III. ANALYSIS

         A. 42 U.S.C. § 1983 - Violation of the Fourth Amendment

         Plaintiffs argue that Manzella violated their Fourth Amendment rights when he seized Plaintiffs' property and effectively terminated the business operations of non-debtors Medical Center and Healthorama. In opposition, Manzella primarily contends that his actions were reasonable as a matter of law because he was acting within his authority to execute a valid court order. In reply, Plaintiffs maintain that (1) the order to seize was invalid because it was not “endorsed” and (2) Manzella exceeded the scope of his authority under the order.

         Under 42 U.S.C. § 1983, civil liability may be imposed against state actors who have deprived a citizen of his or her constitutional rights. Baynes v. Cleland, 799 F.3d 600, 607 (6th Cir. 2015). To prevail on a claim brought pursuant to § 1983, a plaintiff must demonstrate “(1) he defendant was a person acting under the color of state law, and (2) the defendant deprived the plaintiff of rights, privileges, or immunities secured by the Constitution or laws of the United States.” Fridley v. Horrighs, 291 F.3d 867, 871-872 (6th Cir. 2002). There is no dispute that Manzella, a court officer, was acting under the color of state law. Rather, the parties contest whether the factual record supports Plaintiffs' contention that they were deprived of their Fourth Amendment rights.

         The Fourth Amendment protects “[t]he right of the people to be secure in their persons, houses, papers, and effects against unreasonable searches and seizures.” U.S. Const. amend. IV. These protections apply in both the civil and criminal contexts. Soldal v. Cook Cty., 506 U.S. 56, 67 (1992). A seizure of property occurs when “‘there is some meaningful interference with an individual's possessory interests in that property.'” Id. at 61 (quoting United States v. Jacobsen, 466 U.S. 109, 113 (1984)). A seizure of property is unconstitutional if the seizure is “objectively unreasonable, a determination that entails a careful balancing of governmental and private interests.” Hensley v. Gassman, 693 F.3d 681, 688 (6th Cir. 2012) (citation omitted) (internal quotation marks omitted).

         Turning first to the validity of the order to seize, Mich. Comp Laws § 600.6002(1) provides that officers receiving an execution to enforce judgment must first “endorse” the order by designating thereon the date and hour of receipt. Failure to comply with this endorsement requirement, however, does not necessarily invalidate an order if the surrounding circumstances do not warrant such a remedy. In Korda v. Oakland Cty. Sheriff, No. 290920, 2010 WL 3184519, at *1 (Mich. Ct. App. Aug. 12, 2010), the Michigan Court of Appeals confronted a case in which the trial court declined to hold that unendorsed executions of judgment were invalid. The appellate court upheld the trial court's reasoning that the purpose of the endorsement requirement was to ensure compliance with Mich. Comp. Laws § 600.6002(2), which provides that “‘[e]xecutions shall be made returnable not less than 20, nor more than 90 days, from that date [of endorsement].'” Id. The appellate court affirmed the trial court's conclusion that, in the absence of any dispute regarding either the timing of execution or any prejudice resulting from the lack of endorsement, invalidating the executions of judgment was not an appropriate remedy. Id. at *1-2.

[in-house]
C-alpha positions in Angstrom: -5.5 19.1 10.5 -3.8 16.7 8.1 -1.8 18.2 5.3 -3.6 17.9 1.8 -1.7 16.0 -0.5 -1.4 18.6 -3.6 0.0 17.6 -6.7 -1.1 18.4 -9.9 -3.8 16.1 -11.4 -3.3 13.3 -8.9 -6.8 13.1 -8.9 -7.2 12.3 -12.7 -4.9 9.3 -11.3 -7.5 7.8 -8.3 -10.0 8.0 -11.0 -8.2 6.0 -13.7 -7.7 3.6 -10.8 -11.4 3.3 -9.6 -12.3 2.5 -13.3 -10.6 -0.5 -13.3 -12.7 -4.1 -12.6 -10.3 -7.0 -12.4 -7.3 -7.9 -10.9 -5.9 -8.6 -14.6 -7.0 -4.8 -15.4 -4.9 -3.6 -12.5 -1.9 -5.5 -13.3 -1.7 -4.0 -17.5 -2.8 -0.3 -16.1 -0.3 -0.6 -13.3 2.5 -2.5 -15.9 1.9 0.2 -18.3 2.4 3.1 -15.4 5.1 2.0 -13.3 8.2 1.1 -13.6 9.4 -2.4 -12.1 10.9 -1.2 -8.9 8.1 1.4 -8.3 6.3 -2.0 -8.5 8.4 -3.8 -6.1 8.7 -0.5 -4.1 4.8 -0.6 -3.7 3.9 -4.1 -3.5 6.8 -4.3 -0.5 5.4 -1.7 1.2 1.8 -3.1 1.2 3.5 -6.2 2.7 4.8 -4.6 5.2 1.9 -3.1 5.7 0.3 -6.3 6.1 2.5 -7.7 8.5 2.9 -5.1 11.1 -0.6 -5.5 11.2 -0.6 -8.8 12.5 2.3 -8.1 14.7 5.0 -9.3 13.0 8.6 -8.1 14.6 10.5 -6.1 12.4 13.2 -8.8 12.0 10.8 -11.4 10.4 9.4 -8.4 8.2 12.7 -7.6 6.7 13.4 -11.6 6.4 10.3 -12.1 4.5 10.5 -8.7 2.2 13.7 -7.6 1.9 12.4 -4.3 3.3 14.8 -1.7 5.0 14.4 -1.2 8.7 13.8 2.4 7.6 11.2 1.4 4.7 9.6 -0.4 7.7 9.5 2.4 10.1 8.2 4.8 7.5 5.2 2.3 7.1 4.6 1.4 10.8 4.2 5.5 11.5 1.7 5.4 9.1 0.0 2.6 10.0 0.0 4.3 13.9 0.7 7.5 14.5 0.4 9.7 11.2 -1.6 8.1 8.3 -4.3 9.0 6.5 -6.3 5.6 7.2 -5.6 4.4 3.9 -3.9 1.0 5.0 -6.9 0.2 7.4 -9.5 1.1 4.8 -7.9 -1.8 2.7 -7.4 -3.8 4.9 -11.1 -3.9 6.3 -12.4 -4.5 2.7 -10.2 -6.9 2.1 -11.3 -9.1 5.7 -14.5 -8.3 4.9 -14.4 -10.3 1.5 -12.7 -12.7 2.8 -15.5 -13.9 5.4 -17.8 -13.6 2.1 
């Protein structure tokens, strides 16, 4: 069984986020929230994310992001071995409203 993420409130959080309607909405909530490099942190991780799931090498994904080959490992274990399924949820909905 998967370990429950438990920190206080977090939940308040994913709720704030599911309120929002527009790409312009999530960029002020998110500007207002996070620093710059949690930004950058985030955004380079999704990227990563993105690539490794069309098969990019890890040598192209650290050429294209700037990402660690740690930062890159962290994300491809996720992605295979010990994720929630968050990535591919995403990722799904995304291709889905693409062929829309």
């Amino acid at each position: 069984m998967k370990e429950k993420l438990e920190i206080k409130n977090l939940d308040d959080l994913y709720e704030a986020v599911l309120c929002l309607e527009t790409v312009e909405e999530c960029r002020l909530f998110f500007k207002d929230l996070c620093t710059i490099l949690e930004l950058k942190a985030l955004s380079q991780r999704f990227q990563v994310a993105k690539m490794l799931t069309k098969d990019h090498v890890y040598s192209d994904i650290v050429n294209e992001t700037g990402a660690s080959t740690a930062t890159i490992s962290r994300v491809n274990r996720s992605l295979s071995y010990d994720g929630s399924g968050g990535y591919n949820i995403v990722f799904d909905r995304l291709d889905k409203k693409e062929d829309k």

In the present case, there are three different versions of the order to seize within the record. Two versions are unendorsed. Order to Seize, Ex. 6 to Pls. Resp. to Def. Mot. (Dkt. 54-7); Order to Seize, Ex. E to Compl. (Dkt. 1-6). The third version is endorsed by Manzella. Order to Seize, Ex. C to Def. Mot. (Dkt. 47-3). It cannot be determined from the record whether the order to seize was endorsed at the time Manzella executed it. Nevertheless, Plaintiffs have not advanced any argument that the order was stale or that the timing of the execution was otherwise defective under Mich. Comp. Laws § 600.6002(2). Nor have they alleged any prejudice stemming from the lack of endorsement. Consistent with Korda, a declaration that the order to seize is invalid is not warranted based on the present record.

         The Court must next consider whether Manzella's execution of the order was objectively unreasonable. The parties offer differing accounts regarding Manzella's actions in executing the order. According to Nouri, he was contacted by his receptionist on the morning of February 10, 2017, when Manzella arrived at the office demanding payment of the default judgment. 11/13/18 Nouri Dep. at 5. Nouri directed his receptionist to provide Manzella a corporate check, which Manzella refused. Id. at 7. Although Nouri assured Manzella that he was on his way to the office, Nouri alleges that Manzella obtrusively occupied and disrupted the office by entering an interior door leading to patient exam rooms, ordering the patients and medical staff to leave, seizing personal cash from staff, and rifling through and photographing Medical Center's sensitive business information. Compl. ¶¶ 35-40. When Nouri arrived at the office, he called his attorney, who informed Manzella that he could not enforce a judgment entered against Nouri personally against Medical Center and Healthorama. 11/13/18 Nouri Dep. at 8-9. Nouri then called the police, who arrived at the office but determined that they could take no action. Id. Nouri offered to permit Manzella to secure the room housing the x-ray machine - however, Manzella ...